Learn to recognize the difference between a minor crisis and a life-threatening emergency. For example, upper abdominal pain can be indigestion, ulcers, or an early sign of a heart attack. A toddler who falls in the yard unconscious may have tripped, or he could have been stung by an insect and having an allergic reaction. Not every cut needs stitches, nor does every burn require advanced medical treatment.
Part of handling an emergency is being able to evaluate warning signs and make a fast decision. But it’s always best to err on the side of caution. In an emergency, always call 9-1-1 or the local hospital for assistance.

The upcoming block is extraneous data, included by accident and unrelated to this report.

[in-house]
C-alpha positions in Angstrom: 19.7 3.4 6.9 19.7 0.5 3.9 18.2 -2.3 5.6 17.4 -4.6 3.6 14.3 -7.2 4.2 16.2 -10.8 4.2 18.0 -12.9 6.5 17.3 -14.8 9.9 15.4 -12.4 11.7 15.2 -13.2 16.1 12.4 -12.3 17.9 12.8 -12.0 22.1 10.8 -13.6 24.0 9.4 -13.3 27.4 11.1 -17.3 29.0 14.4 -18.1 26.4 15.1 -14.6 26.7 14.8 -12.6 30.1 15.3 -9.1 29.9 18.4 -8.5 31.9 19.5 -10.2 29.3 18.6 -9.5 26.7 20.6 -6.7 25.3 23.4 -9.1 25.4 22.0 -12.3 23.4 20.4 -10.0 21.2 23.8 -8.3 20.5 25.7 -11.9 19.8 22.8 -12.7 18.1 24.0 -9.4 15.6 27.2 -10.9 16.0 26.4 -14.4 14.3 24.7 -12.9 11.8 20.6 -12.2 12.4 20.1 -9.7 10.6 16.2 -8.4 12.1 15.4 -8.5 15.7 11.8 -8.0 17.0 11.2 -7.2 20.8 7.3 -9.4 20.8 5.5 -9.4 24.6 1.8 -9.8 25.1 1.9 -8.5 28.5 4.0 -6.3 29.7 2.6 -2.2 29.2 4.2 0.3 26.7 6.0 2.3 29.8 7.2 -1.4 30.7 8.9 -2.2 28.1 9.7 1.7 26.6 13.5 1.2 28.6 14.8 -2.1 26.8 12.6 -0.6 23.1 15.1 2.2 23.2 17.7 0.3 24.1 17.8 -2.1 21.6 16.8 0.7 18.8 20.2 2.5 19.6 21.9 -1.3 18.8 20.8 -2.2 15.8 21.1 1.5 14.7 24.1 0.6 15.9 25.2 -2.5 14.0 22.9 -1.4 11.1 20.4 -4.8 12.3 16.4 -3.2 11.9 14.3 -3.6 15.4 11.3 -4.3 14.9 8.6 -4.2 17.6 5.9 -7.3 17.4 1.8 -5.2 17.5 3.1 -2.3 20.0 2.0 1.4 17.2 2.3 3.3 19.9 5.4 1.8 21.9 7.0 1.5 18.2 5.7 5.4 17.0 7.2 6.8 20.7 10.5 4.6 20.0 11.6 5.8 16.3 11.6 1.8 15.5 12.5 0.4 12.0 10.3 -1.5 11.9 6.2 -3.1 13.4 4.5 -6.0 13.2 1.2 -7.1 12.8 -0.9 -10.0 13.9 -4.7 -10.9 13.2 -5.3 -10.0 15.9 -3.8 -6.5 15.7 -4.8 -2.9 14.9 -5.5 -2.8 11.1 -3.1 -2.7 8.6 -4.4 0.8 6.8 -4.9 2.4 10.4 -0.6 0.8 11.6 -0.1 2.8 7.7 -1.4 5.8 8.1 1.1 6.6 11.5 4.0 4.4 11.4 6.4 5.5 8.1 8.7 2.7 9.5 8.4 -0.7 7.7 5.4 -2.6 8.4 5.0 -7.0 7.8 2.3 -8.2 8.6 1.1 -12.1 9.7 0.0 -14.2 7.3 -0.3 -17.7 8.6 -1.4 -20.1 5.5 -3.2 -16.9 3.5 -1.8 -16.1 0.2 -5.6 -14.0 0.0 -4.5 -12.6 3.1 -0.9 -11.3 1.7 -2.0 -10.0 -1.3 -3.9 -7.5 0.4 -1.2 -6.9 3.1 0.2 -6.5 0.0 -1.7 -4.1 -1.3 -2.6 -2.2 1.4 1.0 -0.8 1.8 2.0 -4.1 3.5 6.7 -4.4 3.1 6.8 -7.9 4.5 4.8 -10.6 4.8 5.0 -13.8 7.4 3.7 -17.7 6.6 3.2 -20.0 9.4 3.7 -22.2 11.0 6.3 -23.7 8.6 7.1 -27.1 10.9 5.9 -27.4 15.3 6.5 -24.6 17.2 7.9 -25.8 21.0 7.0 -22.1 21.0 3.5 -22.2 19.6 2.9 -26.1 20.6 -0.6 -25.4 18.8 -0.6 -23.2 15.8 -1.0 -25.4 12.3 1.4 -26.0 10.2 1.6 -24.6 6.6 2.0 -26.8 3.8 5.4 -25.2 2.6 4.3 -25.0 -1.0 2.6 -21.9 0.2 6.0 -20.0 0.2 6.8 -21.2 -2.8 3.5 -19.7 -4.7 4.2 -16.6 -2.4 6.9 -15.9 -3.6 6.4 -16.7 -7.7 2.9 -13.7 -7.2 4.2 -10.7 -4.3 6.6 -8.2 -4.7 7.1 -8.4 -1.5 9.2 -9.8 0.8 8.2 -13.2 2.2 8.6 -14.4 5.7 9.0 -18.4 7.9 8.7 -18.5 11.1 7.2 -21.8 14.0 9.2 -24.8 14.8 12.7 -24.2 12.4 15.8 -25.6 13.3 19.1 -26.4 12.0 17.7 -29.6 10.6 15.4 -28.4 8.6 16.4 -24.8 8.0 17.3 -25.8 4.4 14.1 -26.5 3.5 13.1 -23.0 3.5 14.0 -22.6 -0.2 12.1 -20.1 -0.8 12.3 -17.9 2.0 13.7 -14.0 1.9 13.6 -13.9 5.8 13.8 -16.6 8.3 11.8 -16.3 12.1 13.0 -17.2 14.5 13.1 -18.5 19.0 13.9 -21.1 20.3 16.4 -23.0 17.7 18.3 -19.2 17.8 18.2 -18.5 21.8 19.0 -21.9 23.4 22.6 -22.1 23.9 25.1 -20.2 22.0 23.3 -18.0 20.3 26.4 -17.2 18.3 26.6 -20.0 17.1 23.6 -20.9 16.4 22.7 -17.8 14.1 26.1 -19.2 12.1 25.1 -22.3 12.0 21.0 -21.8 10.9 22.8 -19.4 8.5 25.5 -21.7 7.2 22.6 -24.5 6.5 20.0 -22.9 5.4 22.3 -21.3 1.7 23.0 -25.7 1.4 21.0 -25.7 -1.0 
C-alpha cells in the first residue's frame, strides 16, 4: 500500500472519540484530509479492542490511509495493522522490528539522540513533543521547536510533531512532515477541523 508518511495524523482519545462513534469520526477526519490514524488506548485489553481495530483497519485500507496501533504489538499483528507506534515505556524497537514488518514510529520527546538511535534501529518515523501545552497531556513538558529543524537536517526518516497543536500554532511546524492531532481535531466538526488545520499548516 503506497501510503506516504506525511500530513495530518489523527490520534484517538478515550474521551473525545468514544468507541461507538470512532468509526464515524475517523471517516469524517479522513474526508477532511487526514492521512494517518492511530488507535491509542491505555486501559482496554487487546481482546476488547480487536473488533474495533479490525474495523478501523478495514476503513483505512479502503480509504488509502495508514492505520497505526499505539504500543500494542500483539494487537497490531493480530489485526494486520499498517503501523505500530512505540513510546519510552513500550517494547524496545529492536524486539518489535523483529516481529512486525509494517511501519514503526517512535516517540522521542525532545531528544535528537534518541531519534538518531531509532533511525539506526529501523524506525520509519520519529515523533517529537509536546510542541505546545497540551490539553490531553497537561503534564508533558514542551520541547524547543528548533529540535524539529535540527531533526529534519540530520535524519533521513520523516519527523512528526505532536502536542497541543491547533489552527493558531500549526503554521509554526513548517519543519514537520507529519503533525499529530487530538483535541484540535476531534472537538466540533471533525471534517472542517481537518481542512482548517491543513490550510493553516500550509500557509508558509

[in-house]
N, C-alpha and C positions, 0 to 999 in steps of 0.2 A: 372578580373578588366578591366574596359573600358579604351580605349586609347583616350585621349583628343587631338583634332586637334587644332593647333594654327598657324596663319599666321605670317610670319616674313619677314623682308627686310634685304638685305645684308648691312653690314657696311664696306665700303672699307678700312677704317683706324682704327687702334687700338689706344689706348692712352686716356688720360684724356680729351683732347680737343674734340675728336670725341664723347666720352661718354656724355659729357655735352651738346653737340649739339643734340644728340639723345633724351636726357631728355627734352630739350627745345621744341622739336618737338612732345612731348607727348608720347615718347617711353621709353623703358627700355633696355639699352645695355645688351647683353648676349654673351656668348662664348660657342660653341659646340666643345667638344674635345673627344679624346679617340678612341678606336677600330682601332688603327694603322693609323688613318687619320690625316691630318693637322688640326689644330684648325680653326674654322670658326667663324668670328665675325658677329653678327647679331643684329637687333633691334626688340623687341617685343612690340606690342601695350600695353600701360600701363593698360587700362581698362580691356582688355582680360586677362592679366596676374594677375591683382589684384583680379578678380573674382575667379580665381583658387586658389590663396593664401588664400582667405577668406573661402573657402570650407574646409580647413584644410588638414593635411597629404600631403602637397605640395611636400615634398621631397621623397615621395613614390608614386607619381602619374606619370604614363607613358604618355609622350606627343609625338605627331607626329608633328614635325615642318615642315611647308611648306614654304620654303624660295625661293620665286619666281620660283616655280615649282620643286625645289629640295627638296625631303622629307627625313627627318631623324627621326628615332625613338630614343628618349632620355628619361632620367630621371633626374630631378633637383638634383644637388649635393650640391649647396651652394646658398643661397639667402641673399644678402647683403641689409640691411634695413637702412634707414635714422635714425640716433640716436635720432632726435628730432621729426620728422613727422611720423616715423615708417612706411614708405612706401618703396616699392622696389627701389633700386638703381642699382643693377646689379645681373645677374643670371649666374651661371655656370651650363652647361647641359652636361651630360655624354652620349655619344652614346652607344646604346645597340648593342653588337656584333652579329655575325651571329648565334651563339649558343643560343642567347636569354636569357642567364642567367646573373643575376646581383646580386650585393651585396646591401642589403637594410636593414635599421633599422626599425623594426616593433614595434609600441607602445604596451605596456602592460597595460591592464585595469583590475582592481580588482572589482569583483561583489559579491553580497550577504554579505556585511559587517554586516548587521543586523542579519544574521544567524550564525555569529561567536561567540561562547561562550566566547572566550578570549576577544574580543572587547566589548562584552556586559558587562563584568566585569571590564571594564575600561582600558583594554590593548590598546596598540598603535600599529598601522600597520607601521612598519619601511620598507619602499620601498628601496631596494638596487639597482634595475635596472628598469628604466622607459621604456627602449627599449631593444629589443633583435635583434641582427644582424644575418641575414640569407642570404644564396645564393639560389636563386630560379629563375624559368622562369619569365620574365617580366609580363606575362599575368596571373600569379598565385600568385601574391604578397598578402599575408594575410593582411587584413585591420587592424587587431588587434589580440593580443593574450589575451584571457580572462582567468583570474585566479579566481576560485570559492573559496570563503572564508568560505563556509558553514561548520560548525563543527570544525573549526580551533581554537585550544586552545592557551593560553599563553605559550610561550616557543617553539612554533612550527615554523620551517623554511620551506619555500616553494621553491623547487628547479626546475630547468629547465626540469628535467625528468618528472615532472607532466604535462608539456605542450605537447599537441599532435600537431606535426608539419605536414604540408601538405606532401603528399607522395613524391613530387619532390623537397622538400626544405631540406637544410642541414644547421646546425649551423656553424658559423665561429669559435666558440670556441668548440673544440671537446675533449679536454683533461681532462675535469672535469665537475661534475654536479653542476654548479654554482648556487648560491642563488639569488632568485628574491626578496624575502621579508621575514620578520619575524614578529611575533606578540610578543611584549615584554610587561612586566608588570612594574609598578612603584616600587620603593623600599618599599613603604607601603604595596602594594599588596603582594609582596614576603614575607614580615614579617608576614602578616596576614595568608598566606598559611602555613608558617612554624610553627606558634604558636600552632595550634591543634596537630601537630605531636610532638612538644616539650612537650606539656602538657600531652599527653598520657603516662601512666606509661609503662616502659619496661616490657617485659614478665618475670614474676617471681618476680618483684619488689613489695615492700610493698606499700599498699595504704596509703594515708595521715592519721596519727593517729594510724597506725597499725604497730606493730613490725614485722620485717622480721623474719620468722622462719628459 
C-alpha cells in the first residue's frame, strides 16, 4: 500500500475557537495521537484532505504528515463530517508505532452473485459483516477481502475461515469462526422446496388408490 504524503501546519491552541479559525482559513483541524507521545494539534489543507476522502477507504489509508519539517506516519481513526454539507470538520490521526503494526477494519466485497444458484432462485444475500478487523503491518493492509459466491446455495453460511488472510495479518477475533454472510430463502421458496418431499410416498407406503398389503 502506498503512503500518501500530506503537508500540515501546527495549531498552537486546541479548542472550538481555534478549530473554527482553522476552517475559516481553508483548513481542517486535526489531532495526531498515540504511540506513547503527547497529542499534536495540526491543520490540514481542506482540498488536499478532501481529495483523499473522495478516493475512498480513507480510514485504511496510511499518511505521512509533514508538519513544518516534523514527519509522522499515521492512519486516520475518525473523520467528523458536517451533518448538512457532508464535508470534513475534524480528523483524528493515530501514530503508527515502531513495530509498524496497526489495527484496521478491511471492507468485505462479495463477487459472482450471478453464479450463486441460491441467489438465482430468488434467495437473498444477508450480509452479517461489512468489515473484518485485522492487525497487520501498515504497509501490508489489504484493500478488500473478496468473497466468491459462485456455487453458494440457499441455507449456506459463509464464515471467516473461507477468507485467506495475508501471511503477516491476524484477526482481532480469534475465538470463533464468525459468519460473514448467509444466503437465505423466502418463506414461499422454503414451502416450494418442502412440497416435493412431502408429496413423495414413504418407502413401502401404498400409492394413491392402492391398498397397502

When should you call an ambulance instead of driving to the emergency department? Ask yourself the following questions:
— Is the victim’s condition life-threatening?
— Could the victim’s condition worsen and become life-threatening on the way to the hospital?
— Could moving the victim need the skills or equipment of paramedics or emergency medical technicians?
— Would distance or traffic conditions cause a delay in getting the victim to the hospital?
— If the answer to any of these questions is yes, or if you are unsure, it’s best to call an ambulance.